So, you’ve taken a look at that property ladder, propped up against a crumbling wall, and decided you want to get your decks on the first rung? Well, good luck to you. It’s a murky, shape shifting world out there where nothing is as it seems and all that’s assured is unpredictability. Factor the country’s current political instability into things and you’re going to need some serious guidance (and a crystal ball) to get you through those first steps. After that, rest assured, there’s money to be made. Well, we’re here to offer a little guidance, with these; our 4 IDEAL tips for first time property investors.

LOCATION, LOCATION, LOCATION

How many more times do we need to repeat the L word until you sit up and listen? But choosing where to buy your first place (not just the city, but the town, even the street) is the crucial consideration in the pre-emptive stage of your property search. Everything hinges on you getting this decision right. And, when it comes to property investment, an increasing number of people are turning their backs on London and the previously desirable, affluent South. Instead, people are casting their gazes Northwards. 

House prices are notoriously high in the South compared to up North. The average house price in London comes to around £483,400, whereas in Liverpool the average price stands at £121,00 and £167,700 in Manchester. To put the affordability of northern property into perspective, it’s worth comparing what you could buy for the same price in the North compared to in London. In London, for instance, you could buy a two-bedroom apartment for £500,000, whilst in Liverpool, you could purchase a spacious six bedroom house with a garden for the same price. That said, according to UK property experts FJP Investment places in the south like Colchester and Leytonstone are attractive places to invest in as they are forecasted to see high capital growth in the near future.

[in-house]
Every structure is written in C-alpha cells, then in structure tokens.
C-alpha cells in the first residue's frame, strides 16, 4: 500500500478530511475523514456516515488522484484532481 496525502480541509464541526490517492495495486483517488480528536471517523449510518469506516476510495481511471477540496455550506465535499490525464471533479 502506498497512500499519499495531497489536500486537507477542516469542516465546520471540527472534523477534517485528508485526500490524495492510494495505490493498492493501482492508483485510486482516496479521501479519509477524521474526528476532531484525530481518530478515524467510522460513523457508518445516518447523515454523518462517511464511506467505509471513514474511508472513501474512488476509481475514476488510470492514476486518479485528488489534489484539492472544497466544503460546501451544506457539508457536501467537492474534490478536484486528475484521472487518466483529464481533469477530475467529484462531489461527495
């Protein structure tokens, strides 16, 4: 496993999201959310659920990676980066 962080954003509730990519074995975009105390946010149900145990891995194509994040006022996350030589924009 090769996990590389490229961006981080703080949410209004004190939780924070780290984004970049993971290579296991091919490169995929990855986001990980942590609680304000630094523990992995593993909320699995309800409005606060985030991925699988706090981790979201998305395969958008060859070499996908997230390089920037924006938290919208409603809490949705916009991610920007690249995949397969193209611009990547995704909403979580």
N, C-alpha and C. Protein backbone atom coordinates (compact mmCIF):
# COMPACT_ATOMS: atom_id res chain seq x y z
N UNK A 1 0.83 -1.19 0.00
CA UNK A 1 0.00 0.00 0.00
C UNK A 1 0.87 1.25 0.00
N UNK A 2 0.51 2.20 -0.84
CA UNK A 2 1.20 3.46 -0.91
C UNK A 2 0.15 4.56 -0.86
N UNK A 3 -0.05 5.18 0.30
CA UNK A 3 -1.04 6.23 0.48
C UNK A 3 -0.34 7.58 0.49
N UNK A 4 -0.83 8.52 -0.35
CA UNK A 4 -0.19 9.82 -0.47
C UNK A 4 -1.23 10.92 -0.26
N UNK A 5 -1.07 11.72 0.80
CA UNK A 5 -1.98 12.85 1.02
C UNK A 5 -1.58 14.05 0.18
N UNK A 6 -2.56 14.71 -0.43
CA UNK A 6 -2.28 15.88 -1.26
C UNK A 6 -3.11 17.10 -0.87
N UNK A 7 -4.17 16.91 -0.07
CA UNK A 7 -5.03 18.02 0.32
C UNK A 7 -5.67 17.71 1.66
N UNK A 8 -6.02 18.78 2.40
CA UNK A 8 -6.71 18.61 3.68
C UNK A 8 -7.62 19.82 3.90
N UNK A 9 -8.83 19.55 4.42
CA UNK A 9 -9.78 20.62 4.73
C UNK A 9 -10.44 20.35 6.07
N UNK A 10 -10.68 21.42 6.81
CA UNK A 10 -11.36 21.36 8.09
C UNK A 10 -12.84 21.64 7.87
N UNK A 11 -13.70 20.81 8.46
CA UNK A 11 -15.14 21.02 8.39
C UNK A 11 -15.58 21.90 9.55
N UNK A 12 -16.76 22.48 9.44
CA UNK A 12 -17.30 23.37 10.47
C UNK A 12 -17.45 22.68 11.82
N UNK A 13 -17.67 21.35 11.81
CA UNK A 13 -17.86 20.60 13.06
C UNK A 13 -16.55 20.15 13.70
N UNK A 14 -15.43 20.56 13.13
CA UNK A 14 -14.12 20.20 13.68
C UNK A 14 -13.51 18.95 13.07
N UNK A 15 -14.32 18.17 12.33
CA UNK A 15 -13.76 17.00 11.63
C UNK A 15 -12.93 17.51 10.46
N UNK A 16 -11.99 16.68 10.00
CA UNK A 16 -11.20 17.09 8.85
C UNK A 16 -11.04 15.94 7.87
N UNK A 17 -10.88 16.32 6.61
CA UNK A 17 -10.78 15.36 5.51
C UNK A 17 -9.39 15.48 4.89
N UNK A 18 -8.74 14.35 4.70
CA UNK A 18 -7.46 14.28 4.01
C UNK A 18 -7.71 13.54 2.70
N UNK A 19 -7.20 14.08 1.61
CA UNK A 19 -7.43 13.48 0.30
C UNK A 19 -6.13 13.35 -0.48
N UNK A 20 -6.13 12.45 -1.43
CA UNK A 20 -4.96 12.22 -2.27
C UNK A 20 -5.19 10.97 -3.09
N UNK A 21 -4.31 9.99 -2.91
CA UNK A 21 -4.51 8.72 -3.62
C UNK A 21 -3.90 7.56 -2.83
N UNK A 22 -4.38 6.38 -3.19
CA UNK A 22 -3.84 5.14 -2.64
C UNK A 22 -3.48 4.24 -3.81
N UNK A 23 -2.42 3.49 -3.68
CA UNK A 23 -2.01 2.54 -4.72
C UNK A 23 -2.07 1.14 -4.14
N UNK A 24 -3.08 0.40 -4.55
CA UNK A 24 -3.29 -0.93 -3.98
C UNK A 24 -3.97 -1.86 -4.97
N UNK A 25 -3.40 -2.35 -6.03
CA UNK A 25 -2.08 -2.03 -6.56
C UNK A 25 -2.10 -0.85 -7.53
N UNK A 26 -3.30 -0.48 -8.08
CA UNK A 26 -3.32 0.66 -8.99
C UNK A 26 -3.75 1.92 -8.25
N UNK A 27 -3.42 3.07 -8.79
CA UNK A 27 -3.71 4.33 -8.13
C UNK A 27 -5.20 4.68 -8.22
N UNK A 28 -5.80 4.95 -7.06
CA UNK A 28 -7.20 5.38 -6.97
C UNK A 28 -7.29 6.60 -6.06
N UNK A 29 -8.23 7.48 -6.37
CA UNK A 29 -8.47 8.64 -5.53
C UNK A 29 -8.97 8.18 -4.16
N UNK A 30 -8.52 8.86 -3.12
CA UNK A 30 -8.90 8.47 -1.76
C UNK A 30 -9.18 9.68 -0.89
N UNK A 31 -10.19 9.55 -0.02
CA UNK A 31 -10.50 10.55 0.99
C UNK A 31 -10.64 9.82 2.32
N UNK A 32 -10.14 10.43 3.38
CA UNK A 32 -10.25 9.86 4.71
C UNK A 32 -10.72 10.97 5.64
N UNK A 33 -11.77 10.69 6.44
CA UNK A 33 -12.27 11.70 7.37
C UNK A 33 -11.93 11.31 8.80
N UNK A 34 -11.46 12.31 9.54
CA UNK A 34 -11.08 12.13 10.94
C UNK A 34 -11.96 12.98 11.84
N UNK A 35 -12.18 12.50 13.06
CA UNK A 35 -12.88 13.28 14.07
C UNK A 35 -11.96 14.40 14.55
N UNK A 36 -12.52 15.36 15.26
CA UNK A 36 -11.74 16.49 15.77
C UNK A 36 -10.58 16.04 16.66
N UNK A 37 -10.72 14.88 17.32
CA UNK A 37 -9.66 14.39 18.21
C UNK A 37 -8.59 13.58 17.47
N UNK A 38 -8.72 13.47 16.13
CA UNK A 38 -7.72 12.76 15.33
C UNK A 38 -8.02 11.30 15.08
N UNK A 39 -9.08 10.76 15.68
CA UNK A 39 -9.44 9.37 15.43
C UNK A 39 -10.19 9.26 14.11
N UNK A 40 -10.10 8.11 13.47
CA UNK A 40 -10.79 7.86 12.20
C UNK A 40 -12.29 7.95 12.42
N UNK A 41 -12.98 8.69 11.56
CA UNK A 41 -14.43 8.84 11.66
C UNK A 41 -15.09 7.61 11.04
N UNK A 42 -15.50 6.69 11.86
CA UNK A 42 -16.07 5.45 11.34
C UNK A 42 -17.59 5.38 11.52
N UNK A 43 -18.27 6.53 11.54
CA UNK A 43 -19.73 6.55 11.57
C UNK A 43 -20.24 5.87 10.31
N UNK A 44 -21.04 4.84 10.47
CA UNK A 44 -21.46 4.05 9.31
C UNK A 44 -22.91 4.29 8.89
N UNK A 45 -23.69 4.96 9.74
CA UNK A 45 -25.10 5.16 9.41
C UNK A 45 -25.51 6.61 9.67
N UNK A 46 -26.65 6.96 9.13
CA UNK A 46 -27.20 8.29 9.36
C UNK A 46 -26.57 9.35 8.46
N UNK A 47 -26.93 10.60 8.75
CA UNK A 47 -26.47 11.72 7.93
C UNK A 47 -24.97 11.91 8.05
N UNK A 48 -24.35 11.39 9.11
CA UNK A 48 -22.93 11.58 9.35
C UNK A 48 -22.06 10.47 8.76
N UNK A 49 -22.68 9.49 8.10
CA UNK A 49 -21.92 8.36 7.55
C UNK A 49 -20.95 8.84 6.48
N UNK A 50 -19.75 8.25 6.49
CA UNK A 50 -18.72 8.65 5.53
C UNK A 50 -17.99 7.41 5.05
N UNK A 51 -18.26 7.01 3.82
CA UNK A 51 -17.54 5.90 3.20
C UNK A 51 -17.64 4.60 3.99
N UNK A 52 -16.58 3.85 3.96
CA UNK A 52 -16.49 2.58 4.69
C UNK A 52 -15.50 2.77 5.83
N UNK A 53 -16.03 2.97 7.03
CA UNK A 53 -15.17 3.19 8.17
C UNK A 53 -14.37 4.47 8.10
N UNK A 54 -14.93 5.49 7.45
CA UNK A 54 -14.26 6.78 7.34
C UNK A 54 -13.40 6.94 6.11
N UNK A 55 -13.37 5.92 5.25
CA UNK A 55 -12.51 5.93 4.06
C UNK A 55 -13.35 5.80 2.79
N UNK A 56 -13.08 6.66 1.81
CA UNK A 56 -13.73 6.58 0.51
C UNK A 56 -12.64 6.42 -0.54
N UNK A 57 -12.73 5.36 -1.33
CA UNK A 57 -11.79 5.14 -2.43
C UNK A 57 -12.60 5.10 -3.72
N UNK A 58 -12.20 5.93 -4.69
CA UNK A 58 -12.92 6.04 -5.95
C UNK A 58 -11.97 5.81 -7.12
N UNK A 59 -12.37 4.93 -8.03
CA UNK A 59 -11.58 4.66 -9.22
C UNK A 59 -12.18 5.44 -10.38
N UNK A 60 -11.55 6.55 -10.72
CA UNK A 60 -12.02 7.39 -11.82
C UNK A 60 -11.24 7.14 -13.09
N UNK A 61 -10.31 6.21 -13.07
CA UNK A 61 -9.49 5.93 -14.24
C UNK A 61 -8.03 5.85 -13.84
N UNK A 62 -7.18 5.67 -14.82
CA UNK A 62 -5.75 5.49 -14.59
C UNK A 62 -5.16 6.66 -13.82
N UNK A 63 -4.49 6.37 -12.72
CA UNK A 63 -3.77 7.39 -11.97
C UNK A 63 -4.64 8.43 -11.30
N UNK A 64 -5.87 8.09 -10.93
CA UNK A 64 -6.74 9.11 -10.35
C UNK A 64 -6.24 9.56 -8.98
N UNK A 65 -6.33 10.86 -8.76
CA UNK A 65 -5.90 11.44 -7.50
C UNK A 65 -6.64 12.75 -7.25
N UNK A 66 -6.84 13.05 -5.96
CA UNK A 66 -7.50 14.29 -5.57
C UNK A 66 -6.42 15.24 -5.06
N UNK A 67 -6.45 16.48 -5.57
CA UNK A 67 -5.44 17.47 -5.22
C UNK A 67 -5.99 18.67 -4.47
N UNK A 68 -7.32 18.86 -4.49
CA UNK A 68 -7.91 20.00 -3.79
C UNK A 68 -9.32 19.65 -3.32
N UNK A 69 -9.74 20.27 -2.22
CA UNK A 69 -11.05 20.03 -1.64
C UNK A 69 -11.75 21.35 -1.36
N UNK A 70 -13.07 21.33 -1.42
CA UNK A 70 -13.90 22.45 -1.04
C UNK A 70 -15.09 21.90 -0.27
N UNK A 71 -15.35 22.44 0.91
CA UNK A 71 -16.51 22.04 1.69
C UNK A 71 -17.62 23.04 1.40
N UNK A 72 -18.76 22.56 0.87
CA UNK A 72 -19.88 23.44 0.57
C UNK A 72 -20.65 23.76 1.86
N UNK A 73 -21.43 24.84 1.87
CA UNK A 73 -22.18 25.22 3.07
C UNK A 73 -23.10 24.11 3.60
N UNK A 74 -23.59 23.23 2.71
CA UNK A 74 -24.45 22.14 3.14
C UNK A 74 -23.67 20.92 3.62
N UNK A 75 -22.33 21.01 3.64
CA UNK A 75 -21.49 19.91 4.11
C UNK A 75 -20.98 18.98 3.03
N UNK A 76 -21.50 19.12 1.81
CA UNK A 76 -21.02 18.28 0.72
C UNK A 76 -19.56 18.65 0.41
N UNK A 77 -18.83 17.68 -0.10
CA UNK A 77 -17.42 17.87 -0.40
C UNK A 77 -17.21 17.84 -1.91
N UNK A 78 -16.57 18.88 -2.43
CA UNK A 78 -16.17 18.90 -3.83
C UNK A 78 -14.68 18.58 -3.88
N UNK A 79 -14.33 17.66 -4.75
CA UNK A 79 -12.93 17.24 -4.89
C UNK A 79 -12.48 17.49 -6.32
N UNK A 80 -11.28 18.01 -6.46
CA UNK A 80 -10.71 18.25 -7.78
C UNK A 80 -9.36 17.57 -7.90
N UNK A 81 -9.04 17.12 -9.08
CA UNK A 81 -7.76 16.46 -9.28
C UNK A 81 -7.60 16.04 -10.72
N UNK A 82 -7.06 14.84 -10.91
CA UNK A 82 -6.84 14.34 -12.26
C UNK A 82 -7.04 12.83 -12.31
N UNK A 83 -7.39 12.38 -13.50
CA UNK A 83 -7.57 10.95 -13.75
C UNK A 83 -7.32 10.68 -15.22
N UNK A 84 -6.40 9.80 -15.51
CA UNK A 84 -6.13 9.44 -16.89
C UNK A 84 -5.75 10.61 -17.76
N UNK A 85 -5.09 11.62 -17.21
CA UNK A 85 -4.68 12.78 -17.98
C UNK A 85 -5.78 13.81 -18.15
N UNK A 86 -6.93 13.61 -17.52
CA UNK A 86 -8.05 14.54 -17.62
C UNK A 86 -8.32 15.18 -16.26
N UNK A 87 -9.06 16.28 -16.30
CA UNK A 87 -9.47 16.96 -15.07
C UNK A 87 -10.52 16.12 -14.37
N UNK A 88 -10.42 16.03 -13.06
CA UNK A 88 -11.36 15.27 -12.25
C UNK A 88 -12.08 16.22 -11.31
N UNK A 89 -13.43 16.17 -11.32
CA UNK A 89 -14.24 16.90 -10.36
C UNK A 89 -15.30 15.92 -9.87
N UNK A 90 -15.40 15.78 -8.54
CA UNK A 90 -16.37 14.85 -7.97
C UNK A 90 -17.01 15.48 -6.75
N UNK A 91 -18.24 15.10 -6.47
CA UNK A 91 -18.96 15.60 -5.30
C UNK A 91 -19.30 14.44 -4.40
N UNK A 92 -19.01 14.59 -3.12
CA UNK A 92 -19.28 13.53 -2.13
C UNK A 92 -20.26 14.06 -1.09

UNDERSTANDING CAPITAL GROWTH & RENTAL YIELDS

Speaking of capital growth (sometimes termed capital appreciation)… this and the different types of rental yields is something that all wannabe property investors should get their head around early on. So let’s get to it; capital growth is the value by which the property goes up over time whereas rental yield is the return on a property from a rental perspective.

Most property investors have long term ‘buy and hold’ strategies in mind, and for many, there are really only two property investment strategies – to buy a property and sell it on for profit, or buy a property and rent it out. While the first one is pretty self-explanatory, the second is a little more complexed. By buying a property to rent out, you’ll make money in two ways; the monthly rental income and the growth in the capital value of the property over time.

Before you decide to invest, you should determine how much you need to yield or make from your investment to make it profitable. There’s more to purchasing an investment property than the initial cost and potential rental payments. You need to factor in maintenance and what will happen if you enter a void period. To calculate the rental yield, take the yearly rental income and divide that by the purchase price plus costs. Then you take that figure and multiply it by 100 to get a percentage.

THINK ABOUT THE VALUE YOU COULD ADD 

‘Hey, we haven’t even bought the property yet and you want us to think about selling it?’. Well yes actually. Because if you don’t want that tentatively placed foot to slip off the property ladder, then you need to view every place you look at as an investment. So, before making that purchase, consider what value you could add to the place, and how easily. If you can envisage adding easy value then you may just earn some money on it later down the line. We’ve got a whole load of tips on increasing your property’s value here; check them out and bear it all in mind when eyeing up those potential places.

DON’T BUY SOMEWHERE FOR THE SAKE OF IT

A word of warning;  don’t just buy somewhere because it’s cheap and rush the process purely because you want to get on the property ladder. It goes without saying that good transport links, amenities nearby and low level crime rates are crucial considerations outside of the four walls of a place. Moreover, personal considerations should guide your choice of where you want to buy a house. Ask yourself how much money you want to make and how much time you want to put in. Is it a second home for weekends away and perhaps a little extra income via Airbnb? Will you do it up and sell it on? Or do you plan to rent it out on a more fixed basis? This should guide your priorities.

 

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